Royal Bank of Scotland has courted further controversy over ‘fat cat’ pay after handing a £1.9million ‘golden hello’ to its new finance chief.
Ewen Stevenson was awarded 584,506 shares on his first day in the job on Monday to compensate him for payments he forfeited at his previous employer Credit Suisse.  RBS shares are currently worth 326p each, up 2.3p on the day. Stevenson will enjoy an annual package of £1.9million a year, including a £800,000 salary, £280,000 in pension contributions, and £26,250 in benefits.

The New Zealander, who was born in the UK, will also receive a controversial £800,000 fixed shares ‘allowance’, used by banks including RBS to swerve the EU bonus cap.  Stevenson was recruited after Nathan Bostock resigned in December to join Santander UK after just ten weeks in the role.

Yesterday sources at RBS claimed that the amount in bonuses forfeited by Bostock at the bank was ‘multiple times’ the value of Stevenson’s golden hello.  But it turns up the heat on the state backed bank, which is still 81 per cent owned by the taxpayer and slumped to a £8.2billion loss last year.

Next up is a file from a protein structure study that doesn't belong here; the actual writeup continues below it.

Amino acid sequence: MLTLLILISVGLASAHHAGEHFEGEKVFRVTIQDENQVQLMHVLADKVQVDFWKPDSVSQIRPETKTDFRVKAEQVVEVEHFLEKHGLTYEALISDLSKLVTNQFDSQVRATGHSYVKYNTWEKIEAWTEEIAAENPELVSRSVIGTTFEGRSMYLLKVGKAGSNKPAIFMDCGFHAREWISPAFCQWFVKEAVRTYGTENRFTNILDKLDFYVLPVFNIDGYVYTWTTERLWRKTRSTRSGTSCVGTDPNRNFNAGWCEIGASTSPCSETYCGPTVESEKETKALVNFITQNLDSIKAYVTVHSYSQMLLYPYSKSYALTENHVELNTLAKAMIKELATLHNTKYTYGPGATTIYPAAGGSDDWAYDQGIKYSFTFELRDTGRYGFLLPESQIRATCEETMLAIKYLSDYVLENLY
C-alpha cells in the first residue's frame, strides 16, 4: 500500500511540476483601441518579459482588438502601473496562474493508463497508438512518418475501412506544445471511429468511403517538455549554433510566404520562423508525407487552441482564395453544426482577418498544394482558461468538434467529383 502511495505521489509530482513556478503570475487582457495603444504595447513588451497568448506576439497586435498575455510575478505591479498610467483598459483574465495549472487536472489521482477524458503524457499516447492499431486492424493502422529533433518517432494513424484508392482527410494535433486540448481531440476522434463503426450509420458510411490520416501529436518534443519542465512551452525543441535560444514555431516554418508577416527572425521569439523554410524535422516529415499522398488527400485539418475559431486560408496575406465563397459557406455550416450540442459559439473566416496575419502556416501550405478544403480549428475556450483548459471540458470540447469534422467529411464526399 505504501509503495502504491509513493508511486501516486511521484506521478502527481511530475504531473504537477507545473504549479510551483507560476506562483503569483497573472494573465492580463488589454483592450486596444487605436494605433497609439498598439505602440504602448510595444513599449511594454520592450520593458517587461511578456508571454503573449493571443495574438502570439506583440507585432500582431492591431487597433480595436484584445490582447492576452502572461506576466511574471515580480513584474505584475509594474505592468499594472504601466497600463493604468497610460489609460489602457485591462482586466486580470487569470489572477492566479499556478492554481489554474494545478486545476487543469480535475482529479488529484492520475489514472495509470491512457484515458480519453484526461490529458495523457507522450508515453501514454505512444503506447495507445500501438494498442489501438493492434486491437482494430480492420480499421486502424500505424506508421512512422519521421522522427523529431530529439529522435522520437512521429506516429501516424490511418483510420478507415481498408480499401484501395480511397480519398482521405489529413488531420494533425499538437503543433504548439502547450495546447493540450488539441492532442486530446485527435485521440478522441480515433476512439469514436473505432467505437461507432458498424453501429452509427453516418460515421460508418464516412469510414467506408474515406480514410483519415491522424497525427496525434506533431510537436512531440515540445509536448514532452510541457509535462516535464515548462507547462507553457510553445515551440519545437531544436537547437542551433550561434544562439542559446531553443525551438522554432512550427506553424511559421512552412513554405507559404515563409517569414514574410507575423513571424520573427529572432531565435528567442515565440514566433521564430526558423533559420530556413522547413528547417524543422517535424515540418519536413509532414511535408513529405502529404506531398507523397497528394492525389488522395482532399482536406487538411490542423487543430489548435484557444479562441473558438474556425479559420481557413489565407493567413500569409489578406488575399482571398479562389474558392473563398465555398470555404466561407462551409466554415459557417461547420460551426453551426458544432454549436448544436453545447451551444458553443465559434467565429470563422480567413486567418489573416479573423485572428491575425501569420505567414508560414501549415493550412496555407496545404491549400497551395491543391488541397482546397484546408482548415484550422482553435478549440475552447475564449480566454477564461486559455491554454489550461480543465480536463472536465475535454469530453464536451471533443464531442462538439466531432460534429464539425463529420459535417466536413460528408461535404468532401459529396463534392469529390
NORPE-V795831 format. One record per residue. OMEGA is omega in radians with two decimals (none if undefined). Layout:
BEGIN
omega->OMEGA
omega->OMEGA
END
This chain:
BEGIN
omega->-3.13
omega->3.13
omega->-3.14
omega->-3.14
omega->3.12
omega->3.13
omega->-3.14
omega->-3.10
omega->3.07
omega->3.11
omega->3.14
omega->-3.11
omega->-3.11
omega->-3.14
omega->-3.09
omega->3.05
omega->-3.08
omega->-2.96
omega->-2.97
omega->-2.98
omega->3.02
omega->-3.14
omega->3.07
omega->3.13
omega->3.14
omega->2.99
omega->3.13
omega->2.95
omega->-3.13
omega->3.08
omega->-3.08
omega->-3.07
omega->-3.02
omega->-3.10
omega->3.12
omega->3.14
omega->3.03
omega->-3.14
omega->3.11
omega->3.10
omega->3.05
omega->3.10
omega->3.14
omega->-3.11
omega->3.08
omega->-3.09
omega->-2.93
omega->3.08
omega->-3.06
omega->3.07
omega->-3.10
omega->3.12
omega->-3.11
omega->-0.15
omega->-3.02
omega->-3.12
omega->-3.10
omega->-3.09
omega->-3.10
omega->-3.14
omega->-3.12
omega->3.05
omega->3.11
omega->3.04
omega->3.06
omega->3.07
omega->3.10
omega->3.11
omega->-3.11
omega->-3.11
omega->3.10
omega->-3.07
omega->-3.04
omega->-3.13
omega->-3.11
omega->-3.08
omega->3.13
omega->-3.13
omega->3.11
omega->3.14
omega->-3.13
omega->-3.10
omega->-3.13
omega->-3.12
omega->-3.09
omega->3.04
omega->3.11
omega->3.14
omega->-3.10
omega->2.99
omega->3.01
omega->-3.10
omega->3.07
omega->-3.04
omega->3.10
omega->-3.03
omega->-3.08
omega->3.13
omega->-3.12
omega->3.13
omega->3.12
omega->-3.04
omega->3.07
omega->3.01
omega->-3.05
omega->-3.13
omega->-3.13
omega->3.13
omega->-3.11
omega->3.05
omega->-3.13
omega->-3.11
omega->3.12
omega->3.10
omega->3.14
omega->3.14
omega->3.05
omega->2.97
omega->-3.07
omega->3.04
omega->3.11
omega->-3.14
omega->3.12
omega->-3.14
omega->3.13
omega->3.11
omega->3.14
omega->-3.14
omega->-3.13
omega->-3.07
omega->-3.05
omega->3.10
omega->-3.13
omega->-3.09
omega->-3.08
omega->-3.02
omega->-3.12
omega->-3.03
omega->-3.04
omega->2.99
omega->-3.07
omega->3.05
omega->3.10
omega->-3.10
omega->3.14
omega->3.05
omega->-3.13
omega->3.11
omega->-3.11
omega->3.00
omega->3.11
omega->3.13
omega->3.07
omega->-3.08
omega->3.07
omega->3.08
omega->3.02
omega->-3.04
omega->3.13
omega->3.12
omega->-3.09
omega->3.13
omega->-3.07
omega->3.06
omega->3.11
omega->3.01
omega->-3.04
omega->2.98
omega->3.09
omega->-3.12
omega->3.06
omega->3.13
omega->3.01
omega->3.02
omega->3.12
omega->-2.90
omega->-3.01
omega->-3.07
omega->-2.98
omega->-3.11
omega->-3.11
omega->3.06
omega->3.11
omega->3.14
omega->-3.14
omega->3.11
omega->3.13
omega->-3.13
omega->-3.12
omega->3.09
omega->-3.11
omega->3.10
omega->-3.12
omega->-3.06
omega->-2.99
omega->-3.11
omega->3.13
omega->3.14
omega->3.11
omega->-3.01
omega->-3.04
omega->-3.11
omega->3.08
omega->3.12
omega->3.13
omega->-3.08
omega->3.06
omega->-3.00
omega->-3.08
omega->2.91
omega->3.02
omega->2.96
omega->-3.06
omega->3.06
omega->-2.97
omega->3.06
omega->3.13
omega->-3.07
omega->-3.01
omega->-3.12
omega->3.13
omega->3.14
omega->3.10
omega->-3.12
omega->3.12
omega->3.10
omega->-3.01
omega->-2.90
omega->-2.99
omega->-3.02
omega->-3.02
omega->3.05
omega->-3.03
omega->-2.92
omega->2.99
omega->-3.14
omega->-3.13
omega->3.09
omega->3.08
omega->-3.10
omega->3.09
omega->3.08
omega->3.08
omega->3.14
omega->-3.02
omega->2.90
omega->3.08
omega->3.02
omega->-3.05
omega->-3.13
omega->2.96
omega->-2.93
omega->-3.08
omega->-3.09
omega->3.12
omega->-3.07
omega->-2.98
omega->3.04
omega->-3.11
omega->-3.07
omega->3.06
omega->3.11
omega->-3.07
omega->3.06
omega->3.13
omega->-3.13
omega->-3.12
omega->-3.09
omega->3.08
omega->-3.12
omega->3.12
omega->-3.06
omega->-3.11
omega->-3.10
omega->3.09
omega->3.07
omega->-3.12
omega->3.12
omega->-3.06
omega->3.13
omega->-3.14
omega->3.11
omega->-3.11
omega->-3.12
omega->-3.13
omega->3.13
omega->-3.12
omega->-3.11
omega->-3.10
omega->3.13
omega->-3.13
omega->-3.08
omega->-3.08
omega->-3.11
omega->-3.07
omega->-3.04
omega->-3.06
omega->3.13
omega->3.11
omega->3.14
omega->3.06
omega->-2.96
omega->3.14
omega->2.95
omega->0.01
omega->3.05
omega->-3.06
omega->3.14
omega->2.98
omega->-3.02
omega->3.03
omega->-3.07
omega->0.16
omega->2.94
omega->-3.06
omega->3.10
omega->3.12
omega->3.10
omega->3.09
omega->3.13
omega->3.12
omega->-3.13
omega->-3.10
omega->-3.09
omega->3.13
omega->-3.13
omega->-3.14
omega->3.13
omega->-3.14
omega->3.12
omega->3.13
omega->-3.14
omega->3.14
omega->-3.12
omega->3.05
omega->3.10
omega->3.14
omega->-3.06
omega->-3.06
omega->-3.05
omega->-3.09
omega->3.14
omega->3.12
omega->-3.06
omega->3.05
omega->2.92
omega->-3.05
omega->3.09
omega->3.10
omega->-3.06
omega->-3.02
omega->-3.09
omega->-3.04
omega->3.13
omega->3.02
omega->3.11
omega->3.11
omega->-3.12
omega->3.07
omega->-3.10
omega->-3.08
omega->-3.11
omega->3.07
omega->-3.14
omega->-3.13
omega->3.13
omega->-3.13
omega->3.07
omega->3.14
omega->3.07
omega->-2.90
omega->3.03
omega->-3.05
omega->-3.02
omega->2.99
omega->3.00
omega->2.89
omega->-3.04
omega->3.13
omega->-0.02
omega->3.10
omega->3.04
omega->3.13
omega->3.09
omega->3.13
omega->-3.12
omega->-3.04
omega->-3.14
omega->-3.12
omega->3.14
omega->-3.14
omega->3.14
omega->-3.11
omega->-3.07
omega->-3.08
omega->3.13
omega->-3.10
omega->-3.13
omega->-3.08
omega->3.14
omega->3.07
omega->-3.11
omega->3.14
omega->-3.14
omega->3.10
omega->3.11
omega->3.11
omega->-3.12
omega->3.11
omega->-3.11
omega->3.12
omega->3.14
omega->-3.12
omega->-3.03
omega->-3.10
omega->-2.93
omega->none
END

RBS was accused of wasting taxpayers’ money after handing a £3.2million ‘golden hello’ to current chief executive Ross McEwan when he joined as retail boss of the bank in August 2012.   The Government last month blocked RBS from paying bonuses twice the size of salaries – but approved the new pay measure at Lloyds.  Under new European rules, banks now need the approval of shareholders to award bonuses of up to 200 per cent of fixed pay, so the part-nationalised players have to ask the Government.

RBS was told by UKFI, which manages the Treasury’s 80 per cent stake, that it will not support a resolution which proposes a 2:1 ratio because the bank has not yet completed its restructuring and remains majority public-owned. It means the proposal will no longer be put to shareholders at its AGM in June.

Lloyds and Barclays have both received approval from their shareholders to pay bonuses worth up to twice annual salary.

RBS is now working on plans to change pay structures to keep top staff. This is likely to include a boost to their basic pay packages.  It has warned the restrictions have left it facing a ‘commercial and prudential risk’, with top staff tempted to desert to better paying rivals.